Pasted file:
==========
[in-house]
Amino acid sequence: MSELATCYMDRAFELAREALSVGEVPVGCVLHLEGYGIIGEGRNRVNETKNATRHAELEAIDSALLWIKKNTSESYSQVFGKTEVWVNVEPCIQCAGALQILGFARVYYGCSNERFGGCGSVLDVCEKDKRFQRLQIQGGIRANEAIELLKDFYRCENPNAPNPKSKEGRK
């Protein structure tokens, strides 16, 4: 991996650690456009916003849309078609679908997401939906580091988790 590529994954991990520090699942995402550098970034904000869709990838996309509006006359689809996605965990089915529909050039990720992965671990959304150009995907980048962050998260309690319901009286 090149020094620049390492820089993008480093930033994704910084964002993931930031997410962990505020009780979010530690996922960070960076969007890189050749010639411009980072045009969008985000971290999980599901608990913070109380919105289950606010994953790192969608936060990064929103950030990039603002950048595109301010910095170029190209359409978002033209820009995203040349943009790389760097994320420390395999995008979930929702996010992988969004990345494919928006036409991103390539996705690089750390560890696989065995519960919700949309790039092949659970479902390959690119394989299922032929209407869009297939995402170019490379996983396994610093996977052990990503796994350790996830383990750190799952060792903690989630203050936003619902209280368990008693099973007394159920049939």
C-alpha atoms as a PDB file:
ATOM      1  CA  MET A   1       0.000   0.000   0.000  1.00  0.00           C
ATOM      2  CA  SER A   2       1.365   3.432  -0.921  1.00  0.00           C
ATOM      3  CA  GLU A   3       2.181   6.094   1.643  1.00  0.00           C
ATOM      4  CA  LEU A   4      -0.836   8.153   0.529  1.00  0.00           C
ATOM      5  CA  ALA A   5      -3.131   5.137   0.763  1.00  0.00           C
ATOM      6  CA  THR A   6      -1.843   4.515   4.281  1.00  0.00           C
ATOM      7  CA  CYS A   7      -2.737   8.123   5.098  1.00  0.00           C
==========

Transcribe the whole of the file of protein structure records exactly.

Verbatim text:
[in-house]
Amino acid sequence: MSELATCYMDRAFELAREALSVGEVPVGCVLHLEGYGIIGEGRNRVNETKNATRHAELEAIDSALLWIKKNTSESYSQVFGKTEVWVNVEPCIQCAGALQILGFARVYYGCSNERFGGCGSVLDVCEKDKRFQRLQIQGGIRANEAIELLKDFYRCENPNAPNPKSKEGRK
């Protein structure tokens, strides 16, 4: 991996650690456009916003849309078609679908997401939906580091988790 590529994954991990520090699942995402550098970034904000869709990838996309509006006359689809996605965990089915529909050039990720992965671990959304150009995907980048962050998260309690319901009286 090149020094620049390492820089993008480093930033994704910084964002993931930031997410962990505020009780979010530690996922960070960076969007890189050749010639411009980072045009969008985000971290999980599901608990913070109380919105289950606010994953790192969608936060990064929103950030990039603002950048595109301010910095170029190209359409978002033209820009995203040349943009790389760097994320420390395999995008979930929702996010992988969004990345494919928006036409991103390539996705690089750390560890696989065995519960919700949309790039092949659970479902390959690119394989299922032929209407869009297939995402170019490379996983396994610093996977052990990503796994350790996830383990750190799952060792903690989630203050936003619902209280368990008693099973007394159920049939």
C-alpha atoms as a PDB file:
ATOM      1  CA  MET A   1       0.000   0.000   0.000  1.00  0.00           C
ATOM      2  CA  SER A   2       1.365   3.432  -0.921  1.00  0.00           C
ATOM      3  CA  GLU A   3       2.181   6.094   1.643  1.00  0.00           C
ATOM      4  CA  LEU A   4      -0.836   8.153   0.529  1.00  0.00           C
ATOM      5  CA  ALA A   5      -3.131   5.137   0.763  1.00  0.00           C
ATOM      6  CA  THR A   6      -1.843   4.515   4.281  1.00  0.00           C
ATOM      7  CA  CYS A   7      -2.737   8.123   5.098  1.00  0.00           C